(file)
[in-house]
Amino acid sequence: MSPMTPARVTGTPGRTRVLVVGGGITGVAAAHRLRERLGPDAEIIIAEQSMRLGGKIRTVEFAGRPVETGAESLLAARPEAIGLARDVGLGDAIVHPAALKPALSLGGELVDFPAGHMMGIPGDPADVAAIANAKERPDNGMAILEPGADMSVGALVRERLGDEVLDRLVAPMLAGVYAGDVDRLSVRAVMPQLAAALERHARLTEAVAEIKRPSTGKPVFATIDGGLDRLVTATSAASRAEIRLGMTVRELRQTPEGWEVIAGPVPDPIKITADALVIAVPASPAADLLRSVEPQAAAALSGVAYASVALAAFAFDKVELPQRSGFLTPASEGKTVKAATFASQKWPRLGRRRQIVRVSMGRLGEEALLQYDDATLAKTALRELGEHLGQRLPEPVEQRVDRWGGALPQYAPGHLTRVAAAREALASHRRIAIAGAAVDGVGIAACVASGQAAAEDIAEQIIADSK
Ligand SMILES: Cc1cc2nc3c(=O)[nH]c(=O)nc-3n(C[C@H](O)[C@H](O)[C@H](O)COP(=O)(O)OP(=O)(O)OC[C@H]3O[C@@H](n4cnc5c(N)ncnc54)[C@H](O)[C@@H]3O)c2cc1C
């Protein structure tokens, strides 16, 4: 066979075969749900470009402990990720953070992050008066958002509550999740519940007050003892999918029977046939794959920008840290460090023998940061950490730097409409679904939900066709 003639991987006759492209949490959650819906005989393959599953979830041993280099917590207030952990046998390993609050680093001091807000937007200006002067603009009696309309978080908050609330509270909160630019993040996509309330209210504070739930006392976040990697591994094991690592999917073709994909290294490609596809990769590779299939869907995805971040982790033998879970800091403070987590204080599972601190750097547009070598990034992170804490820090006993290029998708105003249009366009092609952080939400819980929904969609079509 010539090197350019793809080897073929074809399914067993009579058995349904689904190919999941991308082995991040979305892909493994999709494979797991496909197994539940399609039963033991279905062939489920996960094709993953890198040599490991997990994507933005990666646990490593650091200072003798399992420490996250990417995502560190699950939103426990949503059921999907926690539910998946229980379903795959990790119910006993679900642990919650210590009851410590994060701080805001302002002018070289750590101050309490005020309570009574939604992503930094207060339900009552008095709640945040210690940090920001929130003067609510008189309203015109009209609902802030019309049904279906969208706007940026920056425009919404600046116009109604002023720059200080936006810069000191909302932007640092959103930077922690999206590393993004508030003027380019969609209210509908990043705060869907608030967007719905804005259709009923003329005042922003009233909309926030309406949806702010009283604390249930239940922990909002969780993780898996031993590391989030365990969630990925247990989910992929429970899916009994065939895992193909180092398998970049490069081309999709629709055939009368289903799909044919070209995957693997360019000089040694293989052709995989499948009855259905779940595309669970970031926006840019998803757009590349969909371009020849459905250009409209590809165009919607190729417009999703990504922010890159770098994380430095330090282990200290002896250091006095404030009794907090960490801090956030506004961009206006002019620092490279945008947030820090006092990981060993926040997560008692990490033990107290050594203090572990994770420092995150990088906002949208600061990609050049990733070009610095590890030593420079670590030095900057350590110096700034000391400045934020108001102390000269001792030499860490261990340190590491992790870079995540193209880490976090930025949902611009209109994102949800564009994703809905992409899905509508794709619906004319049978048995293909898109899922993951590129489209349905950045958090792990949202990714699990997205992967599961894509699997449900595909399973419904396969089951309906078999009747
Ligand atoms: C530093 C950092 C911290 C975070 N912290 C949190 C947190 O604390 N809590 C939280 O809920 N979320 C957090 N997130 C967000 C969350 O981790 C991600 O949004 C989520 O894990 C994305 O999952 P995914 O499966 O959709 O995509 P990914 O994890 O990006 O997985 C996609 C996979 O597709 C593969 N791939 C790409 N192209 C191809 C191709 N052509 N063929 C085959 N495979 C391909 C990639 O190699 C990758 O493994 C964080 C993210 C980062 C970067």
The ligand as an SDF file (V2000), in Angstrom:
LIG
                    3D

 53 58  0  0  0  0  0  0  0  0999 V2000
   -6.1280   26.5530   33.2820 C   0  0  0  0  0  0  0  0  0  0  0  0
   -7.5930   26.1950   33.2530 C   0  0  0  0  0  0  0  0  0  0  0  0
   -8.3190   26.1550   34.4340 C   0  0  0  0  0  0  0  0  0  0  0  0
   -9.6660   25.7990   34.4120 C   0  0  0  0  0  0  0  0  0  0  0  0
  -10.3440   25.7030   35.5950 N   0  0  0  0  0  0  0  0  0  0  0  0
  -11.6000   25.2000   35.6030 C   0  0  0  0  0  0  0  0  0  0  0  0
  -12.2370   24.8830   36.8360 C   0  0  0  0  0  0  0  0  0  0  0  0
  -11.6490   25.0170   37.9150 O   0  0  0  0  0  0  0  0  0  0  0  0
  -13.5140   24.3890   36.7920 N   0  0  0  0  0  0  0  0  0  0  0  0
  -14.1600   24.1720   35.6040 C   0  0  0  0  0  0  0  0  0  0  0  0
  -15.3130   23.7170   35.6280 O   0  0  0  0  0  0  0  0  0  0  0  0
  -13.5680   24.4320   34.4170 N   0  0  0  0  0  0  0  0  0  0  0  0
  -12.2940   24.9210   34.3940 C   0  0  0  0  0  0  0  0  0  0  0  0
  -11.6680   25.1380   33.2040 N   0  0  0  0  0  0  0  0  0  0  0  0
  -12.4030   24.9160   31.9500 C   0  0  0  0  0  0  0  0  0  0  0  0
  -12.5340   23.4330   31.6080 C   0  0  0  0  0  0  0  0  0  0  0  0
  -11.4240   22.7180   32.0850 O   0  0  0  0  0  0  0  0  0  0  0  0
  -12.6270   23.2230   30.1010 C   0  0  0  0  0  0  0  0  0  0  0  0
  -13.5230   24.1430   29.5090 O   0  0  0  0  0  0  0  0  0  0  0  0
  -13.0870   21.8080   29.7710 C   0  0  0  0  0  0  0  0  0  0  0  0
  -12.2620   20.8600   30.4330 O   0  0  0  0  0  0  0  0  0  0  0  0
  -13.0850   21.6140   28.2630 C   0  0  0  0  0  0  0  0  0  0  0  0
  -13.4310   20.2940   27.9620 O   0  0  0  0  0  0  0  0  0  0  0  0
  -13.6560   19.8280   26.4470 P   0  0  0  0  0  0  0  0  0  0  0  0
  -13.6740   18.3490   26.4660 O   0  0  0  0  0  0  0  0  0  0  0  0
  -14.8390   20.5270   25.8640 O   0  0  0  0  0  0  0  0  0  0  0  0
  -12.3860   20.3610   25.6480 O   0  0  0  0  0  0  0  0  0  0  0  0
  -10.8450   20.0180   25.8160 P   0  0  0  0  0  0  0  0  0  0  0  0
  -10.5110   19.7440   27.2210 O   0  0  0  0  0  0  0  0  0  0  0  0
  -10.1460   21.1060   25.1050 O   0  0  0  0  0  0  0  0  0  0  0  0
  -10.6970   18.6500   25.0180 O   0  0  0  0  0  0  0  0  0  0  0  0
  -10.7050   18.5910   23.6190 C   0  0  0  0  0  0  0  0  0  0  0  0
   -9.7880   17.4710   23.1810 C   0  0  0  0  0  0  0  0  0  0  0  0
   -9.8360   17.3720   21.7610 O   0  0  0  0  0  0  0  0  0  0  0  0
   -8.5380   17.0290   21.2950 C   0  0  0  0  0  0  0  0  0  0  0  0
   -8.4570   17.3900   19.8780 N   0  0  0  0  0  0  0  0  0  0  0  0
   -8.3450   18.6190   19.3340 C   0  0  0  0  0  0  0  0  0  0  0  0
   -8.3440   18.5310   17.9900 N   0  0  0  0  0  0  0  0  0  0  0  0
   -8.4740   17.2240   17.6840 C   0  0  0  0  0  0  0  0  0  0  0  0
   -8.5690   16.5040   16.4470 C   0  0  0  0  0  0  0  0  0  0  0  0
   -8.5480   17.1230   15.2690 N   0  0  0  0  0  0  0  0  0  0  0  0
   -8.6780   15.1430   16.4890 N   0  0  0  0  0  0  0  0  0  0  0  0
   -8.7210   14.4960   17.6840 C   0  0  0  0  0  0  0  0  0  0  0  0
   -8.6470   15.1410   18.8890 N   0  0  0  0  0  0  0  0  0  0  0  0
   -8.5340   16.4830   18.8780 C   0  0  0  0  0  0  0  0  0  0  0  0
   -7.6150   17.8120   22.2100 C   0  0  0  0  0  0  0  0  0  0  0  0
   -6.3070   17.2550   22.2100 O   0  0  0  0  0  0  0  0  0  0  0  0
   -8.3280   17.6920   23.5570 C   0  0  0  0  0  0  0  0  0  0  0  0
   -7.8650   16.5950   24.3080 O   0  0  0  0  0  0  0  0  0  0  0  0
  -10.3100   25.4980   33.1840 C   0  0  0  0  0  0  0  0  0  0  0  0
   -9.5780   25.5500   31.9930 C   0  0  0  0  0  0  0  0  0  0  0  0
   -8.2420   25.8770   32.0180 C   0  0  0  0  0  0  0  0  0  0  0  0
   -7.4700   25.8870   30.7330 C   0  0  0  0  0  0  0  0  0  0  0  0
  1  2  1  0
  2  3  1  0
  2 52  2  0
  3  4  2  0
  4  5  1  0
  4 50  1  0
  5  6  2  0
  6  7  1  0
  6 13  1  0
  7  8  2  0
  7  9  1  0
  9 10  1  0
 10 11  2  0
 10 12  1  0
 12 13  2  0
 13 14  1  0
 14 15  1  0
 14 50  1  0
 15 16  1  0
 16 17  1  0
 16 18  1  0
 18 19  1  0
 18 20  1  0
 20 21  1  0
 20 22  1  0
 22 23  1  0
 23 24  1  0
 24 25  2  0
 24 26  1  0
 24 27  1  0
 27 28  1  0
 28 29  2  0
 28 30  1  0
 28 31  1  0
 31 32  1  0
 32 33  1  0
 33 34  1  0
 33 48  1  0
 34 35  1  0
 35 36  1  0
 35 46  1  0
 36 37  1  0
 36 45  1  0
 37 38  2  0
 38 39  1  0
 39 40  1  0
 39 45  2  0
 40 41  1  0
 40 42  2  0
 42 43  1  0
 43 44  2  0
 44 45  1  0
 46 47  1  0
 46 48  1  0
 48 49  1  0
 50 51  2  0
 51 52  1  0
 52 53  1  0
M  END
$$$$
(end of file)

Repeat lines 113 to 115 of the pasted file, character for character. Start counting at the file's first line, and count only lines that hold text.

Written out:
 43 44  2  0
 44 45  1  0
 46 47  1  0